Black-and-white as a description is also something of a misnomer, for in addition to black and white most of these media included varying shades of gray. Further, many prints, especially those produced earlier in the development of photography, were in sepia (mainly to provide archival stability), which gave a richer, more subtle shading than reproductions in plain black-and-white, although less so than color.
Today black-and-white media often has a "nostalgic", historic, or anachronistic feel to it. For example, the 1998 Woody Allen film Celebrity was shot entirely in black-and-white. Other films, such as American History X Pleasantville and The Wizard of Oz play with the concept of the black-and-white anachronism, using it to selectively portray scenes and characters who are either more outdated or dull than the characters and scenes shot in full-colour. This manipulation of colour appears in the film Sin City and the occasional television commercial. Wim Wenders' 1987 film Wings of Desire uses sepiatone black-and-white for the scenes shot from the angels' perspective. When Damiel, the angel (the film's main character) becomes a human, the film changes to colour emphasising his new "real life" view of the world.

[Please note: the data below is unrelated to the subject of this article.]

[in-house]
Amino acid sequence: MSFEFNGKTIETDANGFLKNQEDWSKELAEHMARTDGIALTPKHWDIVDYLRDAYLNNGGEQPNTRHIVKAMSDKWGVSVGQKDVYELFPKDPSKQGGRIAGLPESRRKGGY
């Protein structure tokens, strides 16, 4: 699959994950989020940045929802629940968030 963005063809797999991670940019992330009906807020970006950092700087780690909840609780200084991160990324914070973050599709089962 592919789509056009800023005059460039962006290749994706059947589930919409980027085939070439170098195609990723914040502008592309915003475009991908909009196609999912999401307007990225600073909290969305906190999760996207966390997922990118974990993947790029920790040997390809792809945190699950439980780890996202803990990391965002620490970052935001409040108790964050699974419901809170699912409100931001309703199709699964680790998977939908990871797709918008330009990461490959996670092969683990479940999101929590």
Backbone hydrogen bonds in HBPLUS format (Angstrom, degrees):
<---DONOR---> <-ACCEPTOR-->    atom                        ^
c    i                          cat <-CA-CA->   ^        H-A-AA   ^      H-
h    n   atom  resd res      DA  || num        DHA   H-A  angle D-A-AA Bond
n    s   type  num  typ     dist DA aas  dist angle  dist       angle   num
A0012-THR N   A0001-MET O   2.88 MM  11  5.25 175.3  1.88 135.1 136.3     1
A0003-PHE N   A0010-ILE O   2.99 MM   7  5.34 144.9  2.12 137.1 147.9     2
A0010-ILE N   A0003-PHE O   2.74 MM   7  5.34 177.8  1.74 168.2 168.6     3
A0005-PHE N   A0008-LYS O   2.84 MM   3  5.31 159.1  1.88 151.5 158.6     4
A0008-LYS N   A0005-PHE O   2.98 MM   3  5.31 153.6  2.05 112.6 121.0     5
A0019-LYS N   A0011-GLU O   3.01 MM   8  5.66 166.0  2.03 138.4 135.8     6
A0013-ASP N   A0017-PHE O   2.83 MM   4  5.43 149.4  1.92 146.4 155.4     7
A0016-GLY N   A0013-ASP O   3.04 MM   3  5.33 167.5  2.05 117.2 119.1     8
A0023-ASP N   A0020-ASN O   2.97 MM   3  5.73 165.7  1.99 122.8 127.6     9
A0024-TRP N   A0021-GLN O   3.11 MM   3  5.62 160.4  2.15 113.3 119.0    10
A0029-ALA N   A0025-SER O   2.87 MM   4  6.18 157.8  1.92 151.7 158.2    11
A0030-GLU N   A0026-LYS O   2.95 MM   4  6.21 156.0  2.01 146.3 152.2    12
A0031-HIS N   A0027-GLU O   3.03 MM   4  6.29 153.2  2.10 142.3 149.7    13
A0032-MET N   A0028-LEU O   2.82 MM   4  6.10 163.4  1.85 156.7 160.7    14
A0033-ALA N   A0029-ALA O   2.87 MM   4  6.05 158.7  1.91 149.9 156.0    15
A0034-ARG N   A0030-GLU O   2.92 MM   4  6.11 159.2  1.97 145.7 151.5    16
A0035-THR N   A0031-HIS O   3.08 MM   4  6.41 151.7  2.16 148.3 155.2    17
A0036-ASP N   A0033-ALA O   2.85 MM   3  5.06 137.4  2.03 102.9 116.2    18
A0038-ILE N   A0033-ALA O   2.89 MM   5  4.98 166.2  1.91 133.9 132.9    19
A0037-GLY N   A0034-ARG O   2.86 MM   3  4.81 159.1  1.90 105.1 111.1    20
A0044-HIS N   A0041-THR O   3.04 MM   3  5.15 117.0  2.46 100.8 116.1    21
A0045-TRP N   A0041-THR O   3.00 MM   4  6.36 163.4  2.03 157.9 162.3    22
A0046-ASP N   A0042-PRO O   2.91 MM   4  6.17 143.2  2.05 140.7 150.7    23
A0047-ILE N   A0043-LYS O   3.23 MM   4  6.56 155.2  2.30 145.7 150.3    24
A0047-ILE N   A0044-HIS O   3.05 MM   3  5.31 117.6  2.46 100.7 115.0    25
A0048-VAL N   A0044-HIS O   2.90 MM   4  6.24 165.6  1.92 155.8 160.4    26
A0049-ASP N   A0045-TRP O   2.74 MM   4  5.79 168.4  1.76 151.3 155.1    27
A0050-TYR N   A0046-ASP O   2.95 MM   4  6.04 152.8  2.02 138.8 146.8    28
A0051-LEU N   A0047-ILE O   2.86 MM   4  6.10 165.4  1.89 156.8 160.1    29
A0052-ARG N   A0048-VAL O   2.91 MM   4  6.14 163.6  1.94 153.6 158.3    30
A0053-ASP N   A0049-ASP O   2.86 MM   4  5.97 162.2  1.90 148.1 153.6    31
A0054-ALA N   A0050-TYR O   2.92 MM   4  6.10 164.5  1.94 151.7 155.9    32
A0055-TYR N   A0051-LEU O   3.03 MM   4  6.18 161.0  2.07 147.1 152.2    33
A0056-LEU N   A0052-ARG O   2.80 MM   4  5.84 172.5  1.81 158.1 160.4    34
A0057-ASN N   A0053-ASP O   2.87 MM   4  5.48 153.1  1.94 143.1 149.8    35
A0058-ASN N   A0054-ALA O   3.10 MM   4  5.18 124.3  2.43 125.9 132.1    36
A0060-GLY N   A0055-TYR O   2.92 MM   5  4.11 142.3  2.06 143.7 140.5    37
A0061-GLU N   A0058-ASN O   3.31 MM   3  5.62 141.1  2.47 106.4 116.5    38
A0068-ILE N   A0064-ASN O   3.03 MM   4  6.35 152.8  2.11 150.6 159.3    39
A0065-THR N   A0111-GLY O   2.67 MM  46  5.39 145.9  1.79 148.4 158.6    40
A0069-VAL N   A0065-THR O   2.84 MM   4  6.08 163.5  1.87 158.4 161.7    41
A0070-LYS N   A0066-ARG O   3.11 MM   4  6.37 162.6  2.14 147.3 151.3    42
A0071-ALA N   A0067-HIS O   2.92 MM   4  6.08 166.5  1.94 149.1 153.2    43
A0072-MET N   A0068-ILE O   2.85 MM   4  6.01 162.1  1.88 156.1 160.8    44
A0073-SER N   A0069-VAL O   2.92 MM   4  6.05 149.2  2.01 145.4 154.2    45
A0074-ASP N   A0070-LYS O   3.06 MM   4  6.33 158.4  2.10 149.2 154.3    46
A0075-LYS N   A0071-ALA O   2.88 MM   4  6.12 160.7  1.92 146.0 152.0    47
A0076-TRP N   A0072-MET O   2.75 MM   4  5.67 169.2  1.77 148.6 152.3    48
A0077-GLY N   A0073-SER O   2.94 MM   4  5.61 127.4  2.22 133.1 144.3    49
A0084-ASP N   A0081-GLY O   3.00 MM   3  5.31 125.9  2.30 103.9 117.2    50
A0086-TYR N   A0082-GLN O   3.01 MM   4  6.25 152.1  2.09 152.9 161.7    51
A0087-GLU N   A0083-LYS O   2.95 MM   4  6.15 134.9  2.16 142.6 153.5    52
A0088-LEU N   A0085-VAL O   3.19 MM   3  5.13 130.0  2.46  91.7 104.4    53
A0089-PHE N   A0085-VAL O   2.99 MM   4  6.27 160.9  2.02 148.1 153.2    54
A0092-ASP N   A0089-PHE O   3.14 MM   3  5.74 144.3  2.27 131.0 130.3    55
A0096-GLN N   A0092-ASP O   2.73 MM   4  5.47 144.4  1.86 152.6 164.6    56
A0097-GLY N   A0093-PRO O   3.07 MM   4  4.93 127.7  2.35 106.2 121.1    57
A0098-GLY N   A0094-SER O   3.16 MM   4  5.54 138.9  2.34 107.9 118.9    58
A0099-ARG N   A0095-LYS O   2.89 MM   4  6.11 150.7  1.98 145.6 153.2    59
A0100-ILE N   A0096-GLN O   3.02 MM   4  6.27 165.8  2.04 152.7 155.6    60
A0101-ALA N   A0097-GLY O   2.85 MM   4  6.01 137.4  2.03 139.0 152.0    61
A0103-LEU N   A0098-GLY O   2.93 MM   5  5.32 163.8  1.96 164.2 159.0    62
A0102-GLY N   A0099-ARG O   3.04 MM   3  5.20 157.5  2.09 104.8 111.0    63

Since the late-1960s, few mainstream films have been shot entirely on black-and-white film stock, even if they are intended to be presented theatrically in black-and-white. The reasons are frequently commercial, as it is difficult to sell a film for television broadcasting if no color version exists. For example, movies such as John Boorman's The General and Joel Coen's The Man Who Wasn't There were obliged to be filmed in color by their respective distributors, despite being presented in black-and-white for artistic reasons. Clerks is one of the few well-known recent films shot in black-and-white for no artistic purpose; due to the extremely low out-of-pocket budget, the production team could not afford the added costs of shooting in color (though the difference in film stock price would be slight, the store's fluorescent lights could not be used to light for color; by shooting in black and white, the film-makers did not have to rent lighting equipment).
Some modern film directors will occasionally shoot movies in black and white as an artistic choice, though it is much less common for a major Hollywood production. This is also true of black-and-white photography, where many photographers choose to shoot in solely black and white since the stark contrasts enhances the subject matter.
In computing terminology, black-and-white is sometimes used to refer to an image consisting solely of black pixels and white pixels; what would normally be called a black-and-white image, that is, an image containing shades of gray, is referred to in this context as grayscale.
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